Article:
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Being Authentic vs Strategically Authentic

Let’s be real for a second. Like, actually 100% truthfully real.  As a business person, it’s (most likely) bad if you are actually being authentic.   This post is primarily for content creators of any kind of media, but it applies to pretty much everybody.  Most of us have seen the #liveauthentic hashtags out there, and […]

Let’s be real for a second. Like, actually 100% truthfully real.  As a business person, it’s (most likely) bad if you are actually being authentic.

 

This post is primarily for content creators of any kind of media, but it applies to pretty much everybody.  Most of us have seen the #liveauthentic hashtags out there, and the many different articles about how it’s important to be authentic in order to gain friends, clients, and even your own happiness.  I think there is a huge difference between being ‘authentic’ and ‘strategically authentic.’  Personally, I truly wish that everybody could be 100% authentic, 100% of the time.  It would make life interesting, you would see a persons true character, and you would get through life faster (or slower, depending on what your true nature is, haha).  Either way, transparency is an amazing thing.

 

From my personal experiences with real friendships, authenticity is 100% key. Tell all the inappropriate jokes you want, cuss, and be yourself. Absolutely.  Business is a totally different ballgame, though.  And sadly, every “personal” account I have through social media is now directly connected to the success I have in my professional life.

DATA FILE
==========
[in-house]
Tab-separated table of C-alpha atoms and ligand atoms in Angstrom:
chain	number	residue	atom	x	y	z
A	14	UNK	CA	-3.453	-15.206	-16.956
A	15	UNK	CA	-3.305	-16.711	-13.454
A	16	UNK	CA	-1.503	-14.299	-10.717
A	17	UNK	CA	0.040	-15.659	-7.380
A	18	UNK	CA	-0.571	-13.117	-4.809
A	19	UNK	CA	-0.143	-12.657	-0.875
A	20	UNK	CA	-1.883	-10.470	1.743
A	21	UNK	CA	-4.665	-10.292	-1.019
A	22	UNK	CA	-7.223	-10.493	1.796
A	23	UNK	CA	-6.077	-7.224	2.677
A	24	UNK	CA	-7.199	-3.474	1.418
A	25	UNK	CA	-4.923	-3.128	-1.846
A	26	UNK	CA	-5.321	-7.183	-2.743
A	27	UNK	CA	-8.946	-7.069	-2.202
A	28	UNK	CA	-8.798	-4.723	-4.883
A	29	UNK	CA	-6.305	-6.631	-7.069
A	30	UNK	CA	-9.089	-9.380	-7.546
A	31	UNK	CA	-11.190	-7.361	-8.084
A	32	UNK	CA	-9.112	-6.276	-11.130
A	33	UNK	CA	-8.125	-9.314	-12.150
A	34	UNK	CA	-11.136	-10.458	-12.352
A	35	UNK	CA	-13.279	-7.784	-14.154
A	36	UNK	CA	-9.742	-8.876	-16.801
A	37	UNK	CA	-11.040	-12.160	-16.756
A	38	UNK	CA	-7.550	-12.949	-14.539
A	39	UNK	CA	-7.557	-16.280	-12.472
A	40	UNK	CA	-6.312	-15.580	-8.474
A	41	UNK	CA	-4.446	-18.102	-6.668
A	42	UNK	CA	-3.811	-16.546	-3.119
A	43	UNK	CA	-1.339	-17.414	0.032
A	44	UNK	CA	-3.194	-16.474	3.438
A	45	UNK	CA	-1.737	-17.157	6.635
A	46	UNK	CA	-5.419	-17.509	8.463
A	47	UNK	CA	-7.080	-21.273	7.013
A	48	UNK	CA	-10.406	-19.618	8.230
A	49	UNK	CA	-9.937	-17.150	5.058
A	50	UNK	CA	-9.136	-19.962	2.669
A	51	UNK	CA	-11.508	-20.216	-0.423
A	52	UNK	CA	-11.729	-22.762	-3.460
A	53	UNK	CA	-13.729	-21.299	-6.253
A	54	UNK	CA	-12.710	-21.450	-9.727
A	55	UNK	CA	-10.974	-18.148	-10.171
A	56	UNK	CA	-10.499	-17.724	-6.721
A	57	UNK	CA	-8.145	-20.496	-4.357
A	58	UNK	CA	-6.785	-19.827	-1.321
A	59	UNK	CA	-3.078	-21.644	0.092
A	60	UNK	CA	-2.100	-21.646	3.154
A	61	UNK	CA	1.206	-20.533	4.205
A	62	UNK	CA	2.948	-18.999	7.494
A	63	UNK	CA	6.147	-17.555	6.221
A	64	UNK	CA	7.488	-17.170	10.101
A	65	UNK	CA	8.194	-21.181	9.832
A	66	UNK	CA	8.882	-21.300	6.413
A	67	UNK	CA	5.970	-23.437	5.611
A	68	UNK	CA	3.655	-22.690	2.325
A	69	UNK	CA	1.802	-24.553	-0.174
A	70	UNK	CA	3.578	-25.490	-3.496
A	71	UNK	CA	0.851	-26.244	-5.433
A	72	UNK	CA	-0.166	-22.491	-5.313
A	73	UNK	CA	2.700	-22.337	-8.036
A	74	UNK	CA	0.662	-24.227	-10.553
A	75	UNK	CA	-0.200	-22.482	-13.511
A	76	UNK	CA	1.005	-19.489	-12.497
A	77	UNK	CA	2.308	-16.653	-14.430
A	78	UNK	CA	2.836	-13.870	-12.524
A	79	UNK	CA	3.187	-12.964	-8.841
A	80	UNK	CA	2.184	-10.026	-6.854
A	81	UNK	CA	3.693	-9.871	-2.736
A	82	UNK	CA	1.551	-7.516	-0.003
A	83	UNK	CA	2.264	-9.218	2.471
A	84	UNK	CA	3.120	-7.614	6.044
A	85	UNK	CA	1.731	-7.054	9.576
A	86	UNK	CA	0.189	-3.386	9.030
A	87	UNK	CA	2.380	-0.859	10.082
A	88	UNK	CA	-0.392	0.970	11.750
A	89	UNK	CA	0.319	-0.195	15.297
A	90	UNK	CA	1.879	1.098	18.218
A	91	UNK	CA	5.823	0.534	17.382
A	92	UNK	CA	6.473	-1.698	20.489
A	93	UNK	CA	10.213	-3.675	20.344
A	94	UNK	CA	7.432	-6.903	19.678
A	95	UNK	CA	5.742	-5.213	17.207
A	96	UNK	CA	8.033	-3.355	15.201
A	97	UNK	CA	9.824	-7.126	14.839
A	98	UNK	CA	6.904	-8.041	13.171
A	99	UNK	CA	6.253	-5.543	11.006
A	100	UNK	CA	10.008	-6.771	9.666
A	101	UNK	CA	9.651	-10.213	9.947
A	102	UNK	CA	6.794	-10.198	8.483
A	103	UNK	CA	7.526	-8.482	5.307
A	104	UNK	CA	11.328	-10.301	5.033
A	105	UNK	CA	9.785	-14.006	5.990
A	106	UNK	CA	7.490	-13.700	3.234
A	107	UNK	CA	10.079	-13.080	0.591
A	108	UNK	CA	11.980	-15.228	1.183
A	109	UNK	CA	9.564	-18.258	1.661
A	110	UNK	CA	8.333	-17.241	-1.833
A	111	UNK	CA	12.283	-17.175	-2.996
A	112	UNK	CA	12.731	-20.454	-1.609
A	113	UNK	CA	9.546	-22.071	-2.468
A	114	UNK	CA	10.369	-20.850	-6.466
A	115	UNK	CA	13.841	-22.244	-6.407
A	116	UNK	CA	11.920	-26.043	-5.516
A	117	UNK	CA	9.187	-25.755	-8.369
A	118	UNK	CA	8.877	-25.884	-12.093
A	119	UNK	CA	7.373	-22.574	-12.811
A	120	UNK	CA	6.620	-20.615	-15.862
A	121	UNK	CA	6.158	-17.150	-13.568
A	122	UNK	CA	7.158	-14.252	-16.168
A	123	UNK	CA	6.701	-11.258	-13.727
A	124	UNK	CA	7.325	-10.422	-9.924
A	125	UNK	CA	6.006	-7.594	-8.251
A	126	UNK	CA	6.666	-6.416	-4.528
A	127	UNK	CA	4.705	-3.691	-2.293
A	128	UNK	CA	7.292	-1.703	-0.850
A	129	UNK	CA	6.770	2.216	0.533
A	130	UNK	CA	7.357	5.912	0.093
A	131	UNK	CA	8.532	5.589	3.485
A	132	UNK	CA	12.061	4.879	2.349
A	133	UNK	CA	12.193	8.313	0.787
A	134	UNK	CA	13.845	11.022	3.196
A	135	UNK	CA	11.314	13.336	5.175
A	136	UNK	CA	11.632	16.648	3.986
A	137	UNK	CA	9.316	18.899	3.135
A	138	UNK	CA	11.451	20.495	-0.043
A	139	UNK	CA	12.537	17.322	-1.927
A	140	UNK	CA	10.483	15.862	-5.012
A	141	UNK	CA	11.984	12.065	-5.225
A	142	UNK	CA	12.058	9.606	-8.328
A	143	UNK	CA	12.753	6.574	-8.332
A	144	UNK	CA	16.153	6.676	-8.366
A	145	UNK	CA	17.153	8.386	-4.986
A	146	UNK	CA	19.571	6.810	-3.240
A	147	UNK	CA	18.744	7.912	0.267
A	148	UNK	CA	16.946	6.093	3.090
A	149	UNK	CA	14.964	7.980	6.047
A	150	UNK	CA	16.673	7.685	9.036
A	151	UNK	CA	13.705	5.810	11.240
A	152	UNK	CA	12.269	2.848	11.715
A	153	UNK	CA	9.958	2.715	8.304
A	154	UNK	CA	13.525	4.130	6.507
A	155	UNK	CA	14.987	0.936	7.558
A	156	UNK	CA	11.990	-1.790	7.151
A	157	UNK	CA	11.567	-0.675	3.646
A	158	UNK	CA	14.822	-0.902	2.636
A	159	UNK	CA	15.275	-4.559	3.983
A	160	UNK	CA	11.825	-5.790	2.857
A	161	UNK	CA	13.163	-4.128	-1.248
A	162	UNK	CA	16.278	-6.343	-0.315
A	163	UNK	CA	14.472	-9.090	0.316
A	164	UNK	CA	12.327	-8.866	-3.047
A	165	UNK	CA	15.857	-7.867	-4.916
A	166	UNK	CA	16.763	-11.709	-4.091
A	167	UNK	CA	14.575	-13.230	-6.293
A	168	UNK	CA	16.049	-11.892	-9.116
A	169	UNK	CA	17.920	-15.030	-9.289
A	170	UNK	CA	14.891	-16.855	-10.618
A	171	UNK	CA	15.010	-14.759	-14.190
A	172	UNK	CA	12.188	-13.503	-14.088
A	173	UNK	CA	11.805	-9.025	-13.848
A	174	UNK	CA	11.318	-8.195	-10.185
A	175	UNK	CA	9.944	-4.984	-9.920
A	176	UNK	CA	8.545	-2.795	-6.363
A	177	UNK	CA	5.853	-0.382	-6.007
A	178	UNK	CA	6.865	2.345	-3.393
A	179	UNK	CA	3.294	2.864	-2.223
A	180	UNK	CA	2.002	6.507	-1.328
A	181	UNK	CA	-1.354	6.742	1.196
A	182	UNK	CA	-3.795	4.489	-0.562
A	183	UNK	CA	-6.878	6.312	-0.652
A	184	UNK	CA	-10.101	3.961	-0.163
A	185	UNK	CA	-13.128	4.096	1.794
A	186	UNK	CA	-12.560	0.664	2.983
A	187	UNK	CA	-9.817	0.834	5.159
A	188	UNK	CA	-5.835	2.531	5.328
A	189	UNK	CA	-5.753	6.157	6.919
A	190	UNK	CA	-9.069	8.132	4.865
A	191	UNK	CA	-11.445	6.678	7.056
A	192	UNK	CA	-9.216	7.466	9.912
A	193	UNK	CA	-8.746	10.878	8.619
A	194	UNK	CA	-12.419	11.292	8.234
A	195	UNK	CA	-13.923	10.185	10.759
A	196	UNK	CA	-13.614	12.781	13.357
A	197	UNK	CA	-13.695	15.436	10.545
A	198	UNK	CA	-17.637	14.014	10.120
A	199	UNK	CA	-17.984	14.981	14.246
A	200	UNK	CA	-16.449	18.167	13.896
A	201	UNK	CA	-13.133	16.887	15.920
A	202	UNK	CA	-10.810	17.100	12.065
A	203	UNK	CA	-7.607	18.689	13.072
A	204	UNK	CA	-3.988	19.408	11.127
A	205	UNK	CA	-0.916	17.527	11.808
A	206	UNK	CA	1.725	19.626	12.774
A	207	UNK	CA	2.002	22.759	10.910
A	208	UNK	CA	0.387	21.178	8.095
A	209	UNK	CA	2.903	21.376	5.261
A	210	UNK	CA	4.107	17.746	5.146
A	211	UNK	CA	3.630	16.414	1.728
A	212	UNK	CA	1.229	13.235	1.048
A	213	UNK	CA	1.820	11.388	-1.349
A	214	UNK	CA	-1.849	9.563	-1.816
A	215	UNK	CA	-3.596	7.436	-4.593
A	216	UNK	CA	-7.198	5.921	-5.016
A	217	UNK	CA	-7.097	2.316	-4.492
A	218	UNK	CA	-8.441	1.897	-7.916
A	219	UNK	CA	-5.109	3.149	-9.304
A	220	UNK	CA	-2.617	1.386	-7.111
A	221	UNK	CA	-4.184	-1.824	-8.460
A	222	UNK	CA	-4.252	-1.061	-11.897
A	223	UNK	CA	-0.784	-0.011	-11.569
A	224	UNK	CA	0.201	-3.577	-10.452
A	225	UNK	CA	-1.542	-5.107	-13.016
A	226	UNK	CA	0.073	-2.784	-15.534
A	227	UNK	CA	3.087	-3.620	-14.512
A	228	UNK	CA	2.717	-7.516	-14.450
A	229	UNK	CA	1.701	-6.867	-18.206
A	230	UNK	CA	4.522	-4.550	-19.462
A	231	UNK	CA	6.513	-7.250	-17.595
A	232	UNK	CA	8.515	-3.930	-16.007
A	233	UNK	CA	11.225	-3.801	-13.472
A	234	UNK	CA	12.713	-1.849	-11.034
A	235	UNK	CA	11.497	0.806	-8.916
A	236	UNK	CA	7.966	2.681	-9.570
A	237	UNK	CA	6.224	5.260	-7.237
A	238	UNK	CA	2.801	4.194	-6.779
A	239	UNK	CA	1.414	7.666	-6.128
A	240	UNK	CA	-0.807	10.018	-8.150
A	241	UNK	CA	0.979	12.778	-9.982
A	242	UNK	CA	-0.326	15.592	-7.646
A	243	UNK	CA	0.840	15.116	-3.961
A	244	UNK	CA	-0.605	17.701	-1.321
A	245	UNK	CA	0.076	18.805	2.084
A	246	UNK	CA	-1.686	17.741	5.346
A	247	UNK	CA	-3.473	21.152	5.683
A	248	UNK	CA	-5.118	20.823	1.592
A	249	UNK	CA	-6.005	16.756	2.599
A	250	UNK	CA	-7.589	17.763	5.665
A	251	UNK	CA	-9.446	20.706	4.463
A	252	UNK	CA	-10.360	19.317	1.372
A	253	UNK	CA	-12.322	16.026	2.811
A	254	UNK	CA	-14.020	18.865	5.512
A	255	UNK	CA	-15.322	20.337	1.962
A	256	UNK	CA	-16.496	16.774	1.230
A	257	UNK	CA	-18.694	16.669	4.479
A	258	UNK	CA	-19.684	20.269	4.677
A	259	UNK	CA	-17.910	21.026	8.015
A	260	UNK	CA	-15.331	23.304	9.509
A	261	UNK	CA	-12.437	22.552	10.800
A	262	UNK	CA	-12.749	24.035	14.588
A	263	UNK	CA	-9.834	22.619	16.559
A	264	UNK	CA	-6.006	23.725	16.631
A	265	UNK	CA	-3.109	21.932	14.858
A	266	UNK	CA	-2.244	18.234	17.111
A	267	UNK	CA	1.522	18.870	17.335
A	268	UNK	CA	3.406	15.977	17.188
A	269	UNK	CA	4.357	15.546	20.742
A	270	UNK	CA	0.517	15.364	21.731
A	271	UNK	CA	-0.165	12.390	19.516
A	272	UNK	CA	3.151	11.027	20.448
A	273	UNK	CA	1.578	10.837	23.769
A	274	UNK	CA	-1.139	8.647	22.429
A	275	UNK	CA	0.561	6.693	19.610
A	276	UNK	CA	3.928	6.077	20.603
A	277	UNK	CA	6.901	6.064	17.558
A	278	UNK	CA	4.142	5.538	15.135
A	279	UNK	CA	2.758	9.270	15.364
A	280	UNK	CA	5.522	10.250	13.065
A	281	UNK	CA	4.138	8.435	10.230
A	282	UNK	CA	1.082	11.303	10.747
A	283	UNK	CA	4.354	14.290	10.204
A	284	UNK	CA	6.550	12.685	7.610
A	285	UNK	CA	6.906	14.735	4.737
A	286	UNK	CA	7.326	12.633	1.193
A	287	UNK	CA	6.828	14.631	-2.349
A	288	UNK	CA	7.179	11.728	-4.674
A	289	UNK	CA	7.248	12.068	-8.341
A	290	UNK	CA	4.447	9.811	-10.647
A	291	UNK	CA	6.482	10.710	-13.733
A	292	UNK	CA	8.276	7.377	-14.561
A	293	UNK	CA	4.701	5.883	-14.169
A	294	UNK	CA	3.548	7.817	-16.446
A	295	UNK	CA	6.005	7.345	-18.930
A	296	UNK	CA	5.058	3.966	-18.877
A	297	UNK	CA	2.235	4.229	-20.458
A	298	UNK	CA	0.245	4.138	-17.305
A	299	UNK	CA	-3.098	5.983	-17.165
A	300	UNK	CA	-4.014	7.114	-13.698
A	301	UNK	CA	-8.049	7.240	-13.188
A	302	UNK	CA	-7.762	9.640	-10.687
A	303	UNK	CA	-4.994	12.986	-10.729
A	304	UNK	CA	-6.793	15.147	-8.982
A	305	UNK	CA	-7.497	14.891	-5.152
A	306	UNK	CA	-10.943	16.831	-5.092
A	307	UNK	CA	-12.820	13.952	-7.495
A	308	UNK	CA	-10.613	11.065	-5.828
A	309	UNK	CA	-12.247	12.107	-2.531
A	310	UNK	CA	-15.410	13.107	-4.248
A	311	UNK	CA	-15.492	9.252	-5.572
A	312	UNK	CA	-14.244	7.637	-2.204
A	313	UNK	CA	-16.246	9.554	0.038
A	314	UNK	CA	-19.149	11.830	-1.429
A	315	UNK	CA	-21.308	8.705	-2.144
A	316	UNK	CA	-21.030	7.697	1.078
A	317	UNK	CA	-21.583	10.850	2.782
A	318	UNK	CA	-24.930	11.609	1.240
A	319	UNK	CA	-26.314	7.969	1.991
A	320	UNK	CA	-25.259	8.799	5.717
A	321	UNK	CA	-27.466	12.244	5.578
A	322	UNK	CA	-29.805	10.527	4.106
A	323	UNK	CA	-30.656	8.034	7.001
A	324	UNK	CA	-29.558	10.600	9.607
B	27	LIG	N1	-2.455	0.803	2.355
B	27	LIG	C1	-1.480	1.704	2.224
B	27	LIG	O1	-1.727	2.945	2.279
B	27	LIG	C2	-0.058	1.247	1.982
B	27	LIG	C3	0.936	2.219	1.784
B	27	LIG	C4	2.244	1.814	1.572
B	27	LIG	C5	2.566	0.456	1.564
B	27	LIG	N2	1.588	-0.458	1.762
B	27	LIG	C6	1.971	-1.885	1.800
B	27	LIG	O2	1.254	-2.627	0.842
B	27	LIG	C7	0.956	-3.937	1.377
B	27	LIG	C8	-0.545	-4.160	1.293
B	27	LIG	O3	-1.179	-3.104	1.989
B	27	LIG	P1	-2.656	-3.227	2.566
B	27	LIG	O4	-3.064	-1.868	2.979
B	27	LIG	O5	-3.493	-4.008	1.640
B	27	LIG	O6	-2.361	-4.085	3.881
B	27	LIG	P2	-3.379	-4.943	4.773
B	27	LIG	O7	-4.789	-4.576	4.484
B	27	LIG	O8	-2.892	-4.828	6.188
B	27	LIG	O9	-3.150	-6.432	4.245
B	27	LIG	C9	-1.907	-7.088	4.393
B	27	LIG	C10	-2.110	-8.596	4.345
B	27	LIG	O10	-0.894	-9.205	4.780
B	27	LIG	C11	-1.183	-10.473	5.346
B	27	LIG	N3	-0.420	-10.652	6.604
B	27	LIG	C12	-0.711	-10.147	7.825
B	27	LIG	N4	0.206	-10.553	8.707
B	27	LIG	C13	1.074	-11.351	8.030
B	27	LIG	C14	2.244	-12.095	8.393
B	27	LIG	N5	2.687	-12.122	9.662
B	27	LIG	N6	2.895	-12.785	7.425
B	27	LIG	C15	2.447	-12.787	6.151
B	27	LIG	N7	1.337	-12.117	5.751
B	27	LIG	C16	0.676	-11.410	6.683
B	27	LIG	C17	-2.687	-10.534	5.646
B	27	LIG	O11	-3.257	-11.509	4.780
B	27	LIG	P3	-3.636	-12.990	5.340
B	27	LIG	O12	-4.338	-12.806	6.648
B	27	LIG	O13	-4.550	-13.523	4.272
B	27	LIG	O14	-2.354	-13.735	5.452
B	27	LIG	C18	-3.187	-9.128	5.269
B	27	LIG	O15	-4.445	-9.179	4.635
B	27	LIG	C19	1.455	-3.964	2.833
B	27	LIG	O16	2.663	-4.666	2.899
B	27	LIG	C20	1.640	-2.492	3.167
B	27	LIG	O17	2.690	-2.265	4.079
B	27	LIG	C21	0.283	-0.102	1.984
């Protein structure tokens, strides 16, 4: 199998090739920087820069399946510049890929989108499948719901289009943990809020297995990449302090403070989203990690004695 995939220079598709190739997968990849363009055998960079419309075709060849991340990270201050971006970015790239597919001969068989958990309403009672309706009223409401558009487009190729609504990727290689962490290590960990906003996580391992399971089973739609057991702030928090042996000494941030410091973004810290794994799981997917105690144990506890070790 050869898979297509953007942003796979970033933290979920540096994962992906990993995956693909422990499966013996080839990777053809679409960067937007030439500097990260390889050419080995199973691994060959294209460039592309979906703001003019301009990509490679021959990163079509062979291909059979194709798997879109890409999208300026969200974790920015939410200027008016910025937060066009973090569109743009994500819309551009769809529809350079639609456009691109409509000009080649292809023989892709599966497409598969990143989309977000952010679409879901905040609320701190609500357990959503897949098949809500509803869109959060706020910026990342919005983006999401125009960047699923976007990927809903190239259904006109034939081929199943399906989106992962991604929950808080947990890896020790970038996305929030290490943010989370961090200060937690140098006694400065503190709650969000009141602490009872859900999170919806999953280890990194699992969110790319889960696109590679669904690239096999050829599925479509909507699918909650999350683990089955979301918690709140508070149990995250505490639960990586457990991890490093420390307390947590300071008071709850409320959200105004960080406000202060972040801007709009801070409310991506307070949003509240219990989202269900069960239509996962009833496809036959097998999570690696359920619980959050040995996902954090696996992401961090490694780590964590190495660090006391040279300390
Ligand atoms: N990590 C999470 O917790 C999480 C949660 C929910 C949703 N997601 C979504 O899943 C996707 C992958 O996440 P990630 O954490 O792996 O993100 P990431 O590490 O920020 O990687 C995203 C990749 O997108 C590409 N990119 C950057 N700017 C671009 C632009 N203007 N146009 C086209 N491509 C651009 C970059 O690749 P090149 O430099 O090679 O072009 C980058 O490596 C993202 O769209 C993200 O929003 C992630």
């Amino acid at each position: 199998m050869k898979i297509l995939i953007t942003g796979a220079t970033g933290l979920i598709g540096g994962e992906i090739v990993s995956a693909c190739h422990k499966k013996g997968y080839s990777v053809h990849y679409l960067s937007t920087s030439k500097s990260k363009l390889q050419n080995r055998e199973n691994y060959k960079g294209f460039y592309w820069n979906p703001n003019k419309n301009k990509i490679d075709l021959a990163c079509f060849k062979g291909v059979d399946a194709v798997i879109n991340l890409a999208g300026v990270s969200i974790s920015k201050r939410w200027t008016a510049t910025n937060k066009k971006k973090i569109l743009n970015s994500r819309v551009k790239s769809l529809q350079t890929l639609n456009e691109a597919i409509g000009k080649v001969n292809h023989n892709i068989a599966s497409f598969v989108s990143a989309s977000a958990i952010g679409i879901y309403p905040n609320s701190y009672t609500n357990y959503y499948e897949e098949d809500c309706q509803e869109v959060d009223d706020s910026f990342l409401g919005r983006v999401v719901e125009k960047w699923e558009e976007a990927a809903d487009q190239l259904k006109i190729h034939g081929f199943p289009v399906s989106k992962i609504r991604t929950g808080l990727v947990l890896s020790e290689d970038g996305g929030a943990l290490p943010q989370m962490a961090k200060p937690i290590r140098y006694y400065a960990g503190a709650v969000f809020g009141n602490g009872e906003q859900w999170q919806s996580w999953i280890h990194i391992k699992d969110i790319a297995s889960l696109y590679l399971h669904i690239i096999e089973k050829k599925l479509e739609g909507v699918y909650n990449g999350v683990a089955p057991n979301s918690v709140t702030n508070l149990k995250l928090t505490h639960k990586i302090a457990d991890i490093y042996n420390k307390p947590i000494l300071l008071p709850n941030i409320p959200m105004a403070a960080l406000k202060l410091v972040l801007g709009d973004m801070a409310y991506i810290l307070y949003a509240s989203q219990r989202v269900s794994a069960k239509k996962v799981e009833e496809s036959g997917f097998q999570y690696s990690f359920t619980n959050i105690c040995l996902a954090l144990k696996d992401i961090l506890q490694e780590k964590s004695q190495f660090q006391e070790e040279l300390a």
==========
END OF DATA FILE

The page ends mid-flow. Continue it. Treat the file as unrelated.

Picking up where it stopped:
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It would be great if I could post my thoughts and feelings over Trump, his cabinet, and the destruction our climate change policies… but that would only create a firestorm of comments, arguments, debate, and everything poor when it comes to business (for the kind of business I am in).  I can’t take a stance one way or the other (even though in my head I certainly do).  If I were to say I’m “pro choice” or “pro life” I may actually lose clients on one end of the spectrum or the other, even though it’s a totally personal opinion that shouldn’t effect a persons character… and especially not their business professionalism.  Same goes for if I were to say I support same-sex marriages (which I totally do). The list goes on.

 

Take note that I mentioned “for the kind of business I am in.”  Every business is different, every brand is different, and each strategy should be different with your brand positioning.  If I was a scientist or research development engineer in the climate change industry, you are damn right I’ll be posting about climate change issues and related topics.  But I’m not.  I’m a wedding photographer. My clients are couples who are deeply in love, in one of the most exciting times of their life, and they are looking to hire a photographer that they 1) 100% trust in capturing one of the most special days of their entire life, and 2) love your personality, enthusiasm, and excitement.  They don’t want to be seeing my posts on who got appointed to which seat in the House.  They want to see what I am doing to prepare for their big day and what I have accomplished along the way — in my field of expertise — the field they are hiring me for.

 

Over the years, I have told myself “who cares if you lose clients if they don’t align with your personal beliefs.”  And 99.99% of the time, I still feel that way.  That is, until I post something personal on my personal pages and I see the firestorm first-hand like I mentioned above.   If you are my friend on Facebook, you know some of those posts.